I’ve known about the Pomodoro Technique for a few years. (If you’re not familiar with it, you can click here for more information. It’s a way to focus your mind so that you spend 25 minutes working on a task, followed by a 5-minute break. After the fourth work/break cycle, you take a 30-minute break.) Despite rave reviews from colleagues, I’ve been reluctant to try the Pomodoro technique because I felt it was too rigid.
With the holidays approaching and my motivation to work declining, I decided to try the Pomodoro technique. I was astounded at how well it works. Not only was I getting my work done more quickly, I was also a whole lot less tired. Forcing myself to take a five minute break surprisingly rejuvenating and a chance to drink some water or do some quick stretching. It also found that working in “poms” gave my day more structure, as I limited my coffee and snack breaks to the formal break times.
The Pomodoro Technique: A 10 Step Action Plan for Increasing Your Productivity describes how to use the Pomodoro technique, including ways to adapt it to your work style and what to do during breaks. Like me, the author is a writer who works from home, so I found his suggestions especially applicable. This is a great introduction to the Pomodoro technique, as well as other time management techniques and software that may help in your Pomodoro journey.
Sheryl Sandberg is the Chief Operating Officer at Facebook and the mother of two young children. When she graduated from Harvard Business School, the vast majority of business executives were male. When she wrote this book in 2012, most executives were still men — despite more than half of business school grads being women. This book invites women to “lean in” to their careers instead of standing back. The book is her advice to women and also the advice she wished she’d received.
Lean In is very pro-choice. Ms. Sandberg envisions an equal world where men can stay home with their children and women can run companies. What she doesn’t want to see is women declining advancement opportunities because they plan to have children in the future.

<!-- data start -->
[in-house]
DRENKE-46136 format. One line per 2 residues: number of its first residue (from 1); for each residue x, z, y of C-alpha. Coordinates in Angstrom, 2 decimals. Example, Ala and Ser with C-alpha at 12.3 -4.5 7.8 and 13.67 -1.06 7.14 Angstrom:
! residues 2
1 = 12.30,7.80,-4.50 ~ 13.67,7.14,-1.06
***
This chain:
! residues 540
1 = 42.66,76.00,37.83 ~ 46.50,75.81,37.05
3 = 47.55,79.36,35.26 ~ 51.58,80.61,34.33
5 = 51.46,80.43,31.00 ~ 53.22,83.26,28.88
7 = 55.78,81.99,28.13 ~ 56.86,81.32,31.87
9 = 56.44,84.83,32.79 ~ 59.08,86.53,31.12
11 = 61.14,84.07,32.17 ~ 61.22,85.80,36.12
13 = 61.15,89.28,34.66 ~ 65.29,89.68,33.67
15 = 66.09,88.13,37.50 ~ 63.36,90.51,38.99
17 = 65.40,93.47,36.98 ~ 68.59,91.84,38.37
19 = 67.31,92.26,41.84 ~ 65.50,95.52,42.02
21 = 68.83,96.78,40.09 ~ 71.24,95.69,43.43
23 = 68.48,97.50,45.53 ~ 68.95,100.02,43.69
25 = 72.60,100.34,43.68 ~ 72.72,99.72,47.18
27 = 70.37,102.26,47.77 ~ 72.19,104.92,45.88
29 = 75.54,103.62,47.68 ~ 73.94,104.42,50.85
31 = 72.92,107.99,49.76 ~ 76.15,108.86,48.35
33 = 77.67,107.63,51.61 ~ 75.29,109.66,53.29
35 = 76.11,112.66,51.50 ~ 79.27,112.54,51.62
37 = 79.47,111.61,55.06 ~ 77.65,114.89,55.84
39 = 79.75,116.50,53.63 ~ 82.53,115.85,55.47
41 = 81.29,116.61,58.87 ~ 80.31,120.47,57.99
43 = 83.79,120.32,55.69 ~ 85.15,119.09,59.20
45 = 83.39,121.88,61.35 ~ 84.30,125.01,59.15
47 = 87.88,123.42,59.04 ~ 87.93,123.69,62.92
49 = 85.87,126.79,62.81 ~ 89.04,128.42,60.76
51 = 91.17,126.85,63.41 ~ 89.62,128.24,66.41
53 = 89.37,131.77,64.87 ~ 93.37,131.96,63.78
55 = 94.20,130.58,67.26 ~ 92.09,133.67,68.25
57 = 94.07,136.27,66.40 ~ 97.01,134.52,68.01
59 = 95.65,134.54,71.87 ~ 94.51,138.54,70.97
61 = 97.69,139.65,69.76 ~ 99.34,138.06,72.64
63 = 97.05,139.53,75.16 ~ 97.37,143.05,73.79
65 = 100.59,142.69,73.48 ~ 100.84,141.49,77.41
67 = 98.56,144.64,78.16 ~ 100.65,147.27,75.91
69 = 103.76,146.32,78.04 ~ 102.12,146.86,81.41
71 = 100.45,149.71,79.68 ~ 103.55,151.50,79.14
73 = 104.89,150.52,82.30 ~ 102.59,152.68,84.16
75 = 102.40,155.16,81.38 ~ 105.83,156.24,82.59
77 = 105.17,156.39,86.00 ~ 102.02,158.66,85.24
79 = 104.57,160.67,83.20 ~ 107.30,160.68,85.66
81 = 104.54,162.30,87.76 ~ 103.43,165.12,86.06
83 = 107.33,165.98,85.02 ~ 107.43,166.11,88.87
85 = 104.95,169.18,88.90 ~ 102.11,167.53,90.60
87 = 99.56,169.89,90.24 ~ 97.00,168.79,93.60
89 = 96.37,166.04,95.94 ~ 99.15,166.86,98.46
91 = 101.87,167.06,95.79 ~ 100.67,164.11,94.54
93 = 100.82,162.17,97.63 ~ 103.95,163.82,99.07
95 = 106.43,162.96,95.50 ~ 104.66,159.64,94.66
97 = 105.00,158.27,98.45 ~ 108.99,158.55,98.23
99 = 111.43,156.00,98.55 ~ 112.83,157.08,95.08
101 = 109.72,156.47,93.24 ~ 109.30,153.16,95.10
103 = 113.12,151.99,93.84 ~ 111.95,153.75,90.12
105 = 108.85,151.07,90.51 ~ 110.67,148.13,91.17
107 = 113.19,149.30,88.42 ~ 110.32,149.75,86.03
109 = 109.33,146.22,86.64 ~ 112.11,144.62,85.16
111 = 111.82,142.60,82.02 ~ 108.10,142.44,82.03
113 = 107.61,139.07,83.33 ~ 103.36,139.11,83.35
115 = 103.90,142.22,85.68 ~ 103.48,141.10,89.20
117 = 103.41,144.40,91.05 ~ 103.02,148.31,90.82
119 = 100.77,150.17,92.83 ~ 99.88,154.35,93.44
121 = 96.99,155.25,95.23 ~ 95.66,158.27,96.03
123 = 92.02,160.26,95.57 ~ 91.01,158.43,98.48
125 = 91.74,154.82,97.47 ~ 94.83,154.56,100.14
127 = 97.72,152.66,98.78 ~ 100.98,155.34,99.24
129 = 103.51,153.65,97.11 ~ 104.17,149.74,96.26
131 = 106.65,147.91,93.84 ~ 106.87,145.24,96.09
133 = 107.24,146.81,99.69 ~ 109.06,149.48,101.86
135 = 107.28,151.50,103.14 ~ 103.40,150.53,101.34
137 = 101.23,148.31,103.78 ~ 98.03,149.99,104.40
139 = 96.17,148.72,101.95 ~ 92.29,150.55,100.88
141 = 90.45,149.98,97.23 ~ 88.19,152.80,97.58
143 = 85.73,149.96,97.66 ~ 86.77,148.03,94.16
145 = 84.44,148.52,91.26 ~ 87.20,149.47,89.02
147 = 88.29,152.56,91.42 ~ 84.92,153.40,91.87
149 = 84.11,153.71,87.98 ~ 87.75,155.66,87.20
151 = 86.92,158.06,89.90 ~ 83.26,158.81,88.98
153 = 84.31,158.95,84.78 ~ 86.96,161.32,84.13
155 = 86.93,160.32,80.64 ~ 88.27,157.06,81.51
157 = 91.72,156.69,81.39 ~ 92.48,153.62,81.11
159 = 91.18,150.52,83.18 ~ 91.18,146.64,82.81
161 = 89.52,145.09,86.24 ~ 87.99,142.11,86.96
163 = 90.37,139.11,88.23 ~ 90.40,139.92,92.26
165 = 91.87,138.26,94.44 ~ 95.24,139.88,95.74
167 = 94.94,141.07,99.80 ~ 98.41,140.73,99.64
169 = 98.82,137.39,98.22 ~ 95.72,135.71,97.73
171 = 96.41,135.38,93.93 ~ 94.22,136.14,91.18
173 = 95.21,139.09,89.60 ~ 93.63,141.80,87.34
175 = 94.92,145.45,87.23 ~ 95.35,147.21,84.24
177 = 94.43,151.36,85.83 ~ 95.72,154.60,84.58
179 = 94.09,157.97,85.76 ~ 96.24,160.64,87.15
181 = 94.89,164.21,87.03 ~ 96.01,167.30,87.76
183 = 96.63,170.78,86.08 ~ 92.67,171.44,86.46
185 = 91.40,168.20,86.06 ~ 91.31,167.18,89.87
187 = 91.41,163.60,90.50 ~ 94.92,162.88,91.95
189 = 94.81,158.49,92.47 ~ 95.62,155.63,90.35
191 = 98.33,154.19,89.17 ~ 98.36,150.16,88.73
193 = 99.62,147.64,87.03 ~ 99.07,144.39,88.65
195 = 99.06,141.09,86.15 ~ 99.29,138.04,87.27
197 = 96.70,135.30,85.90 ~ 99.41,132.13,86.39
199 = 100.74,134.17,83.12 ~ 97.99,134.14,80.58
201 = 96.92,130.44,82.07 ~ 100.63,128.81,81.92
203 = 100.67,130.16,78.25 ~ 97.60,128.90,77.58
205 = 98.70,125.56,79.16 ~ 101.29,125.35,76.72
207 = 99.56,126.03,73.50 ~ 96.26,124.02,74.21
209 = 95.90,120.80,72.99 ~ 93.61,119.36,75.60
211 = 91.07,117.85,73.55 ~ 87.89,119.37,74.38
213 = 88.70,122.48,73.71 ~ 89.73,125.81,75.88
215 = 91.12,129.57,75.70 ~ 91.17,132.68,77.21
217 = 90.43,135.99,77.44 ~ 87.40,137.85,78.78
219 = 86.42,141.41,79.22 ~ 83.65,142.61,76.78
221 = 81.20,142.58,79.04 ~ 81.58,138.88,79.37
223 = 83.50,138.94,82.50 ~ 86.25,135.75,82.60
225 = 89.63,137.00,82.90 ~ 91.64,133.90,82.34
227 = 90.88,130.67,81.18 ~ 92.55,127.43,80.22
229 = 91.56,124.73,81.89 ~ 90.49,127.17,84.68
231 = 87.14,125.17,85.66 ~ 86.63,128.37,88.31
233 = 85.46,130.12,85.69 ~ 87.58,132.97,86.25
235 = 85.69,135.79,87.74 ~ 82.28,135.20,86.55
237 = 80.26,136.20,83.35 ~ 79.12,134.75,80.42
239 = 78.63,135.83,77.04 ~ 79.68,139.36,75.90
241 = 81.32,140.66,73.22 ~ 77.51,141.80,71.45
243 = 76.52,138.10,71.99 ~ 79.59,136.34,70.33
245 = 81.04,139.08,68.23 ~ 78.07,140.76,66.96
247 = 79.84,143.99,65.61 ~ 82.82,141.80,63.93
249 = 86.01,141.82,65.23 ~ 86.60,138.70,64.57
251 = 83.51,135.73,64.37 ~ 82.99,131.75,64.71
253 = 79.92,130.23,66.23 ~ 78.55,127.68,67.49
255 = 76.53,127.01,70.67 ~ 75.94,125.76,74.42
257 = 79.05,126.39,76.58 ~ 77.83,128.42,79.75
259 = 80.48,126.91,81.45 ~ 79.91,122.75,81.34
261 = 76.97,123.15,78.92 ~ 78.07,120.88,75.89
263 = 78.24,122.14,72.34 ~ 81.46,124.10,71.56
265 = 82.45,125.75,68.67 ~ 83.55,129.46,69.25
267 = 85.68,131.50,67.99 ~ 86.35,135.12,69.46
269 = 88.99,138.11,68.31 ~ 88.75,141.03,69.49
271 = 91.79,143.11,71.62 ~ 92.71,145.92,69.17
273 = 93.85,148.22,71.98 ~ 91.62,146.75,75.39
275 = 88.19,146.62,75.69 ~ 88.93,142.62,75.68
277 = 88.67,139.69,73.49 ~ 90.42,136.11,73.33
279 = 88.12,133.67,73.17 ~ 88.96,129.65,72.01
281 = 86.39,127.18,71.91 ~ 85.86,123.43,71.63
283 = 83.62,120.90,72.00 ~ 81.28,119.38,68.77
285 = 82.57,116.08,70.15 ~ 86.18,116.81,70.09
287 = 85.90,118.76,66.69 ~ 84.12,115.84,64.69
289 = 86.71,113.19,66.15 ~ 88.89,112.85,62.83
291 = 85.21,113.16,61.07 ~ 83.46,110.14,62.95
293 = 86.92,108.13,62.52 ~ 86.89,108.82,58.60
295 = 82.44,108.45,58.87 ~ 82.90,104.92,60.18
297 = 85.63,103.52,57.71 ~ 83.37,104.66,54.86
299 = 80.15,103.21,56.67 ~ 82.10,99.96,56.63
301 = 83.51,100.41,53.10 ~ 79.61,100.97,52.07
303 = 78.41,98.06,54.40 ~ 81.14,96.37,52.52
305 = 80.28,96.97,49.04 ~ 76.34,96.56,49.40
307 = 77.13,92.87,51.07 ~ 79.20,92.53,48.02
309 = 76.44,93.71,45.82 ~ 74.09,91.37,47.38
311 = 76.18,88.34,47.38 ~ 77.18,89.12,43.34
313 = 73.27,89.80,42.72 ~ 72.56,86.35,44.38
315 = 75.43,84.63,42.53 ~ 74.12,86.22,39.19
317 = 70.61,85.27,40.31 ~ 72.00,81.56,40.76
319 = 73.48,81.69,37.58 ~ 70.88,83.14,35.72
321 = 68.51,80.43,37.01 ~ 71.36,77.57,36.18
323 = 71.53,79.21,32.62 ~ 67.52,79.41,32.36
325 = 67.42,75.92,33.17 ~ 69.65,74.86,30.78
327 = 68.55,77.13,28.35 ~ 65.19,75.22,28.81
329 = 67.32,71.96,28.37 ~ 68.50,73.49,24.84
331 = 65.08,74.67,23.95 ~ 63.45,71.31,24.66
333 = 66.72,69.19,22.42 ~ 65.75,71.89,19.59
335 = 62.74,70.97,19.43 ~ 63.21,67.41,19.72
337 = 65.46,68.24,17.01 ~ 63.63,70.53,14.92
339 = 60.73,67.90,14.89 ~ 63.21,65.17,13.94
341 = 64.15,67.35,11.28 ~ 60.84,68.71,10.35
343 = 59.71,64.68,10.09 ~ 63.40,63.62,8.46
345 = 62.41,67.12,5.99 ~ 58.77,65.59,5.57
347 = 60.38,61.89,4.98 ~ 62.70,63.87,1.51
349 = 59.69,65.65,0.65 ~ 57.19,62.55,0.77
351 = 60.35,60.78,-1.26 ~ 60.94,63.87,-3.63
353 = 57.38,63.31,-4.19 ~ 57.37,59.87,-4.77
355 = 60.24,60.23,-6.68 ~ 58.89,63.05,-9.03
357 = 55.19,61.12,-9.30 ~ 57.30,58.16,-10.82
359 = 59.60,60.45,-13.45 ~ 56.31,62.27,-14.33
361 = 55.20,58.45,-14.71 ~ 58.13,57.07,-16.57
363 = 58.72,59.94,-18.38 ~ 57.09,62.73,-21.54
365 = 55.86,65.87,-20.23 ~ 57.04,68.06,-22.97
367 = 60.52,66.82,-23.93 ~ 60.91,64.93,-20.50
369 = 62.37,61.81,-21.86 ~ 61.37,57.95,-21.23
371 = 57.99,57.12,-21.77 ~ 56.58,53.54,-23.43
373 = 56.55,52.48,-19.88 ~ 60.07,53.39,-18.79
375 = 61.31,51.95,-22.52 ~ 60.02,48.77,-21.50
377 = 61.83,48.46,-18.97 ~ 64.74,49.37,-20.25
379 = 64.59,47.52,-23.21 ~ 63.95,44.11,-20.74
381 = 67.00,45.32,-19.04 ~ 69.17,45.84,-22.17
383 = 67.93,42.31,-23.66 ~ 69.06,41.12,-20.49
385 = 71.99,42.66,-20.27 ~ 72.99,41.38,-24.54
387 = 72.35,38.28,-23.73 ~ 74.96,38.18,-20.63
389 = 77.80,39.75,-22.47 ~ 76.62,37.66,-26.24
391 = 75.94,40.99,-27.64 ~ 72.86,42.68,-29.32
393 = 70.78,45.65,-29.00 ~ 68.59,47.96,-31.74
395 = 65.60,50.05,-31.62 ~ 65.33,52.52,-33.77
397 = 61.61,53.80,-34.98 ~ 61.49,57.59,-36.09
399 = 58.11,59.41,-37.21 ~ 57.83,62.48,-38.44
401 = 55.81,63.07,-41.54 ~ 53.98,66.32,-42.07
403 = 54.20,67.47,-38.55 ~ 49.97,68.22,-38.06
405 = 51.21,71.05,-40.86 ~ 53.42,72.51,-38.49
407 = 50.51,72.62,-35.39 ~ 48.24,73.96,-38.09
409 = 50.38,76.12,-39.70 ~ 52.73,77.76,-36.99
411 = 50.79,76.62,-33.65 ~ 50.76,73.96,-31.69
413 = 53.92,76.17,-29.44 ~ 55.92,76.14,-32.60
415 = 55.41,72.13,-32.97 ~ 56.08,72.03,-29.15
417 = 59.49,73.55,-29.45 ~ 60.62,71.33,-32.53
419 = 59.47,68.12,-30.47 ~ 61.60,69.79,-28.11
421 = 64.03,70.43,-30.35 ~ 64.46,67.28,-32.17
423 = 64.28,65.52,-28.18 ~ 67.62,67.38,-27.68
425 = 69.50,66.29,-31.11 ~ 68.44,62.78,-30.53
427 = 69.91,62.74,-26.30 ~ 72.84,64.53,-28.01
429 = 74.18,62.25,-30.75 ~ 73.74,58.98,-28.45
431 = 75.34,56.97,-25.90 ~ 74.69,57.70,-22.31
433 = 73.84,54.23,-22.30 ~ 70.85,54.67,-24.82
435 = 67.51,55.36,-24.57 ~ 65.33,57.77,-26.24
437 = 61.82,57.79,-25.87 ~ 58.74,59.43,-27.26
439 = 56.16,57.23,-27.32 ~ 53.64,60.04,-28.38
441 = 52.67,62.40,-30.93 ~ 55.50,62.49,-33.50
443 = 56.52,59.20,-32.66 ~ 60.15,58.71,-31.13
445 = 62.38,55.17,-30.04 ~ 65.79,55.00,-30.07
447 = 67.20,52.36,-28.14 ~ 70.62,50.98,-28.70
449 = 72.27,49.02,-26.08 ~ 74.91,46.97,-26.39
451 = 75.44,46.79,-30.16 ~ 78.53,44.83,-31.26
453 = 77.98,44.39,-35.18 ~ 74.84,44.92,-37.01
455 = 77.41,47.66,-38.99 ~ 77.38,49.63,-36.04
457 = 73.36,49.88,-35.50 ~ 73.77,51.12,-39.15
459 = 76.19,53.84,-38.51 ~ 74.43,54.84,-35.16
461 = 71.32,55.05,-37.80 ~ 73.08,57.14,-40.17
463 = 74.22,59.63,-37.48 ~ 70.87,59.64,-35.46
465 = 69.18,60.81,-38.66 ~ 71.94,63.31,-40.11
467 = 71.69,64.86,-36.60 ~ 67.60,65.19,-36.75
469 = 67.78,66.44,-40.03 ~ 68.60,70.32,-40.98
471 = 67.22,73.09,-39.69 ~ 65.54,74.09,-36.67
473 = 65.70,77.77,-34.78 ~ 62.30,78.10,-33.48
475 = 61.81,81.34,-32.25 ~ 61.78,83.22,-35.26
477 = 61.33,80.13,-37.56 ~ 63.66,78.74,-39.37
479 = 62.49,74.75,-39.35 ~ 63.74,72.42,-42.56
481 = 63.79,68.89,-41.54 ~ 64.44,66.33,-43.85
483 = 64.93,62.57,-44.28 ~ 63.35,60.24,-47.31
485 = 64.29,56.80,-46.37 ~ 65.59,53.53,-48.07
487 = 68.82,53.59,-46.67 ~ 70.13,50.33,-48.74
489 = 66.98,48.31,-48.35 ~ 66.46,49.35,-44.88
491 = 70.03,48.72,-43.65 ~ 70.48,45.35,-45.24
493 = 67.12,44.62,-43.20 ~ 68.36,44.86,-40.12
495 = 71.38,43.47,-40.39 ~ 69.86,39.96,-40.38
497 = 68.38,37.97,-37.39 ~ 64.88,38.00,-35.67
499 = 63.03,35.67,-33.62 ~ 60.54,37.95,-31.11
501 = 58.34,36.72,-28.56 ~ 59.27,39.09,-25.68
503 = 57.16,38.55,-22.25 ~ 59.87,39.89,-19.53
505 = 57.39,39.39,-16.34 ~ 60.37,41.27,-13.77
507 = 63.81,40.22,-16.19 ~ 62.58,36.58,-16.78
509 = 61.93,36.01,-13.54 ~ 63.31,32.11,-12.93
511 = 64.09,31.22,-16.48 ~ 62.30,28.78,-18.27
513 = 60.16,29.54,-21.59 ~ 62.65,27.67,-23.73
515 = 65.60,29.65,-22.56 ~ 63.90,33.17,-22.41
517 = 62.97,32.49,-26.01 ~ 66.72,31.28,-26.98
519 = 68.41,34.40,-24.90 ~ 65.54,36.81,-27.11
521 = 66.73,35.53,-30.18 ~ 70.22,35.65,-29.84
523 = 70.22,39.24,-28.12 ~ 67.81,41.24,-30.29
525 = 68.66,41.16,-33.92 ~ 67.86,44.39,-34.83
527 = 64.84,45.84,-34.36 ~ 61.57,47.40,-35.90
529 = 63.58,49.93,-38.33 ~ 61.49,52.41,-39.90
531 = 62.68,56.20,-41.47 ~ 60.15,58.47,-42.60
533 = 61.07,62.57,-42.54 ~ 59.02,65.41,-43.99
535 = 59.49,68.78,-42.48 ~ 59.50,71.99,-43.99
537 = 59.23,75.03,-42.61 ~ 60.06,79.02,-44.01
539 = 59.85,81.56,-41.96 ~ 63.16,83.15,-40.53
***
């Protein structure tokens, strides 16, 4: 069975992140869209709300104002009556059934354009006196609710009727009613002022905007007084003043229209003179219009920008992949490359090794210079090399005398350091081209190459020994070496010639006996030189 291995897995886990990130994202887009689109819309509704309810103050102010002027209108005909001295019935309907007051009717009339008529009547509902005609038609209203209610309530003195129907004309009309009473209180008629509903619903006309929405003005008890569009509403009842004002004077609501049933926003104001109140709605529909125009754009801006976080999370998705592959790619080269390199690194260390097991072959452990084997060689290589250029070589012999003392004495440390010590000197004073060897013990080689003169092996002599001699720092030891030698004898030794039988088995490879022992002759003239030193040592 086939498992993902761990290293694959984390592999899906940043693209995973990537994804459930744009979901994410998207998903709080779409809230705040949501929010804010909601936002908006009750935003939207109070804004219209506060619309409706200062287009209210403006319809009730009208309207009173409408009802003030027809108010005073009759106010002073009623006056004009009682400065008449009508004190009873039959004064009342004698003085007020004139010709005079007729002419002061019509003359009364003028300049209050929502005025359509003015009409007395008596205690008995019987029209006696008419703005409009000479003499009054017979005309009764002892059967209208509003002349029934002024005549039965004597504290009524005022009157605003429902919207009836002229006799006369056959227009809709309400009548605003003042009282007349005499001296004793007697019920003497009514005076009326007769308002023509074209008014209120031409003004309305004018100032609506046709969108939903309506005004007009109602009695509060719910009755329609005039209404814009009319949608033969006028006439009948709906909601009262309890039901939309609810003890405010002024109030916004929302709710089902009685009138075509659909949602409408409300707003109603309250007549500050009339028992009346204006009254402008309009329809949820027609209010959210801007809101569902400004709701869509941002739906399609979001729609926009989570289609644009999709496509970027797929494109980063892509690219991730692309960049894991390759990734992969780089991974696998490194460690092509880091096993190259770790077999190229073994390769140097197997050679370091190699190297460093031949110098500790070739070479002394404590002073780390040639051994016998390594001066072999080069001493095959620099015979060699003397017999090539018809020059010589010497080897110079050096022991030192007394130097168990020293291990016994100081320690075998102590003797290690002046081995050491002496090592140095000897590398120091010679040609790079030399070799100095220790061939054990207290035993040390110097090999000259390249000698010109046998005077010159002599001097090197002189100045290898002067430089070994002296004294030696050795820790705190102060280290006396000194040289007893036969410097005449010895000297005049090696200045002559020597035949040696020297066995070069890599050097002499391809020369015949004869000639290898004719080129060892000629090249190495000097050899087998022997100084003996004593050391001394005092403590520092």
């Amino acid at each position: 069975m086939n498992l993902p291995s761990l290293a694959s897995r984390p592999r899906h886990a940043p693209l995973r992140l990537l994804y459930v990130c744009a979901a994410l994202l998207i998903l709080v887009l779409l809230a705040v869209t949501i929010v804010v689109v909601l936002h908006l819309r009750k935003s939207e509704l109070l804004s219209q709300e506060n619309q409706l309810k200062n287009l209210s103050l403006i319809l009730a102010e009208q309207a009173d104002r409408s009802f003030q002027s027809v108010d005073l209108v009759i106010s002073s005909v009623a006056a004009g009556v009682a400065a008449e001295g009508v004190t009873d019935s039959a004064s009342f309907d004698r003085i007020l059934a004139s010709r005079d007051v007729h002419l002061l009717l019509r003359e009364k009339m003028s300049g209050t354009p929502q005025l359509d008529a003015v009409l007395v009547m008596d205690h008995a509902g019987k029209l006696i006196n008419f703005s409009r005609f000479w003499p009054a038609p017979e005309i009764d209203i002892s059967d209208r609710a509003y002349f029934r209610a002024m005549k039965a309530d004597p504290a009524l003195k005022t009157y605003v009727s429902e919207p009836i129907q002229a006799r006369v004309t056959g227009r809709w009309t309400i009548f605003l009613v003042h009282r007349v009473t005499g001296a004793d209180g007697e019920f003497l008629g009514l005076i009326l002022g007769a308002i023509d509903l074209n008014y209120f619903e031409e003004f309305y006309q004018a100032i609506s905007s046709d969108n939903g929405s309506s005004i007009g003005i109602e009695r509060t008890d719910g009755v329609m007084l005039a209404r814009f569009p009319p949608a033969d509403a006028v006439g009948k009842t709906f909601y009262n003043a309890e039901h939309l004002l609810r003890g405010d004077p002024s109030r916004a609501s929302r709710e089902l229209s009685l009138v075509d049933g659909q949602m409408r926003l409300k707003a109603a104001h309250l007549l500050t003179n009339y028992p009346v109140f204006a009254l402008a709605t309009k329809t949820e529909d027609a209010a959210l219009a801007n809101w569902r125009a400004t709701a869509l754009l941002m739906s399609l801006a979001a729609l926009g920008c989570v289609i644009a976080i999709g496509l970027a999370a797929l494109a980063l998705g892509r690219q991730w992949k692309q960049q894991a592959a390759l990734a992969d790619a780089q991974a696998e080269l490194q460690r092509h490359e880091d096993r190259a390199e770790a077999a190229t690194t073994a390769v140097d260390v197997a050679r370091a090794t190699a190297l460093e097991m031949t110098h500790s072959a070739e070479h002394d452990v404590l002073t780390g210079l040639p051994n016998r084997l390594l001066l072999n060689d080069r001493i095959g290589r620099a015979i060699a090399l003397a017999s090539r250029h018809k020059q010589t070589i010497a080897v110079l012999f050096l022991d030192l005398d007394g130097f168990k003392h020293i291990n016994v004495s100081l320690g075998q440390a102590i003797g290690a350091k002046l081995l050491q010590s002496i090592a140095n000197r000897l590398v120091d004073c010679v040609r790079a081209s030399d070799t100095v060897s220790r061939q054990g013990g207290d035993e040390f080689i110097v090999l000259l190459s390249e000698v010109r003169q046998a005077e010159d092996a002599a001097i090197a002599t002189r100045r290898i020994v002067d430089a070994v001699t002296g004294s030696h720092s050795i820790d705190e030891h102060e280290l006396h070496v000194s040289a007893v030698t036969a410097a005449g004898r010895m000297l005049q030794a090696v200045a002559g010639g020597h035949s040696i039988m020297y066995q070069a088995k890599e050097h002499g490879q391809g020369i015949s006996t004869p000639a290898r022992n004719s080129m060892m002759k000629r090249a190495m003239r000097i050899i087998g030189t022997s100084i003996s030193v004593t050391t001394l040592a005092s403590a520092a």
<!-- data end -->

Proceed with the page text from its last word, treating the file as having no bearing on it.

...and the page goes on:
As someone who opted out of the workforce to raise my children, I found the book extremely thought-provoking. I would highly recommend this book to professional women – especially in their 20’s and 30’s – who are looking for solid advice about how to advance their career and enjoy motherhood.
I spent the last week in Canada visiting my parents. On the way home, I visited my son in upstate New York. He was speaking at his university’s commencement ceremony. Since he doesn’t graduate until May, I was probably the only person in the auditorium who didn’t know any of the graduates.
As one would expect, there was an alumni speaker who shared some of the lessons he’d learned during the four decades since his graduation. His advice was to embrace opportunities and be open to the possibilities of the future. He made this point by describing the varied career paths of his five college housemates, all of whom are now executives or business owners. “Embrace opportunity” is really great advice – and I hope that the graduates apply it to their lives.
Today, write about the best (or worst) advice that you received.
When I purchased this book, it was because I liked the premise of making business less complicated. On this level, author Howard Farran certainly delivered. The book is written in a very friendly tone and describes what he’s learned in managing time, money and people. The book is filled with personal examples, including how he’s applied managing time, money and people in building his dental practice. I particular enjoyed the narratives from his staff members about how these principles were applied in their jobs.
Howard Farran is clearly someone who is willing to learn from best practices and apply them to his business. One of my favorite sub-chapters was about respecting your client’s time by using the eight principles of waiting (developed by Harvard Business school professor David Maister). These principles include “anxiety makes waits seem longer” and “unexplained waits are longer than explained waits.” Since I’ve spent way to much of my life in medical waiting rooms, it was interesting how Farran is cognizant of this waiting process and actively moves patients to a place where their wait time seems shorter.
The author owns a dental practice in a suburb in a suburb of Phoenix, AZ. It so happens that this suburb (Ahwatukee) is the area where my family resided for 15 years. Although he was not my dentist, knowing that he was a neighbor made the book even more interesting. Uncomplicate Business is clearly written and would be very inspiring to anyone who wanted to get back to the basics of their business.